What to expect in the Neurological Intensive Care Unit
Long-time Neuro ICU nurse explains the state-of-the-art features on this dedicated unit
On the second floor of St. Joseph’s Hospital is the most advanced unit dedicated to treating some of our sickest patients. Our dedicated Neurological Intensive Care Unit (Neuro ICU) is just one example of our pledge to be the region’s leader in neurological care.
From the lighting to offering some of the largest hospital rooms, our Neuro ICU can treat up to 12 patients and has a dedicated staff of physicians, nurses and others to treat common neurological conditions. The most common conditions treated in the Neuro ICU are:
- Brain tumors
- Aneurysms/bleeds in the head
- Brain surgeries
- Back/spinal surgeries
“In this region, we have a very high volume of stroke patients because of diet, lack of exercise, genetics, high blood pressure and cholesterol, so it’s important we have a dedicated unit and staff specialized in neurological care,” says Dana Welser, nurse resource coordinator for Neuro ICU.
The St. Joseph’s/Candler Neuro ICU has many state-of-the-art features on the 14,000-square-foot unit. The space is broken out into distinct areas for patients, family and staff including:
- Twelve large, private patient rooms with ample lighting and space to accommodate an overnight stay for one family member
- The family waiting area is designed to create a warm environment that promotes privacy and comfort for families during a time of significant emotional distress
- A quiet dedicated space for physicians to work, with the ability to maintain visual contact with staff
- Nursing units located in pods directly outside the patient’s room which allow for closer bedside nursing care and constant visualization of each patient
“Everything is very light-oriented, high-tech. I also think we are aesthetically pleasing,” says Welser, who’s been a nurse in Neuro ICU for 21 years.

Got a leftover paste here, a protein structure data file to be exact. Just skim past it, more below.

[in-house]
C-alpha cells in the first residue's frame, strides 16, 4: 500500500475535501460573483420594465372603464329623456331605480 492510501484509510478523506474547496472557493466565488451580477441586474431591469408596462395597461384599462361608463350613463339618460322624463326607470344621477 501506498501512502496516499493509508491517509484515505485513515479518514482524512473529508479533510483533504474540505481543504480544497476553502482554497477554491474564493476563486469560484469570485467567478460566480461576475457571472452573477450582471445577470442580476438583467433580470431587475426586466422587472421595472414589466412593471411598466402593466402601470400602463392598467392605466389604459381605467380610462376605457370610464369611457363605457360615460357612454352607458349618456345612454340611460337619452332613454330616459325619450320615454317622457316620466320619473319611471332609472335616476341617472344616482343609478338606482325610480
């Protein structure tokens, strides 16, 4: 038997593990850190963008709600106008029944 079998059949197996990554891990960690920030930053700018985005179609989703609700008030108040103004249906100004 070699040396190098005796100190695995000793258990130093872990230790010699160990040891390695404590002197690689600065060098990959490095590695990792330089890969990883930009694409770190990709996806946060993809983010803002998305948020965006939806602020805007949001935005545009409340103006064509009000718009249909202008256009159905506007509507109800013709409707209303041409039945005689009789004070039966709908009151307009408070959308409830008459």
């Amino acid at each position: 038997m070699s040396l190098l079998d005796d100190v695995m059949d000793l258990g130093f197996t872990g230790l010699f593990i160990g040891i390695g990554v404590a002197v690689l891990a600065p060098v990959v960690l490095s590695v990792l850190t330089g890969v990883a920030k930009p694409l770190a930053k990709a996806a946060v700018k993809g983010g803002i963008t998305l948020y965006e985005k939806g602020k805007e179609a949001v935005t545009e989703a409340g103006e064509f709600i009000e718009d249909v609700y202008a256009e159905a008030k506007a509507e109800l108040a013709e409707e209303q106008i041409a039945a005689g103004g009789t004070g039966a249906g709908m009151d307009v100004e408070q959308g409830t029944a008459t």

Each room has a couch that folds out into a twin size bed for overnight visitors. Televisions are positioned so the patient and family member on the couch can view. Patient beds are placed in the center of the room so physicians and nurses, and even family members, can go around the entire bed and not worry about a wall.
It’s all about the lighting
And just as important to care for neurological patients is the lighting. Each room has some sort of natural light, Welser says. Ten rooms get natural light from windows and two rooms from sky lights. The back wall of the unit is all glass. Additionally, artificial plants in the room help give it a feel of being outside.
Why is this important?
“Circadian rhythm. The hospital is not always a quiet place to be so it’s important that you see sunlight, that you see night time,” Welser says.
One possible side effect of a stroke is sundown syndrome, in which the patient starts to get disoriented late in the afternoon or early evening. This can be triggered if you are in a room all day with no natural sunlight.
“Sunlight and darkness also help with your rest period. If you see the sun, you typically don’t want to constantly rest,” Welser says.
Normal visiting hours in Neuro ICU are 8:30 a.m. to 2 p.m.; that’s followed by quiet time from 2 p.m. to 4 p.m., and then open again from 4 p.m. to 6 p.m. One visitor is allowed to stay overnight and during quiet hours, but is asked not to come and go during quiet times, Welser says.
Other NICU visitation guidelines:
- No outside food or drink (except water) to be consumed by the visitor in the patient room.
- Only two visitors at a time except in comfort care or bereavement situations.
- One visitor may spend the night if necessary; however, we encourage everyone to go home and rest.
- No one under the age of 12, unless otherwise mandated hospital wide (flu season for example).
- There may be times during procedures and patient care when visitors will be asked to leave.
- We reserve the right to ask any visitor to leave if they are disruptive or not adhering to the above guidelines.
Additionally, Neuro ICU has a password system so information on the patient can be given over the phone if the patient/family chooses to add a password to the account.
“We take care of a lot of patients that unfortunately at the time don’t even know they are being taken care of. That’s why it’s important that we are family-oriented and work closely with families so we can all be an advocate for our patients,” Welser says.
Learn about other areas of our hospital:
- What to expect during an ICU stay
- What to expect during a PCU stay
- What to expect if my baby has to stay in the Neonatal Intensive Care Unit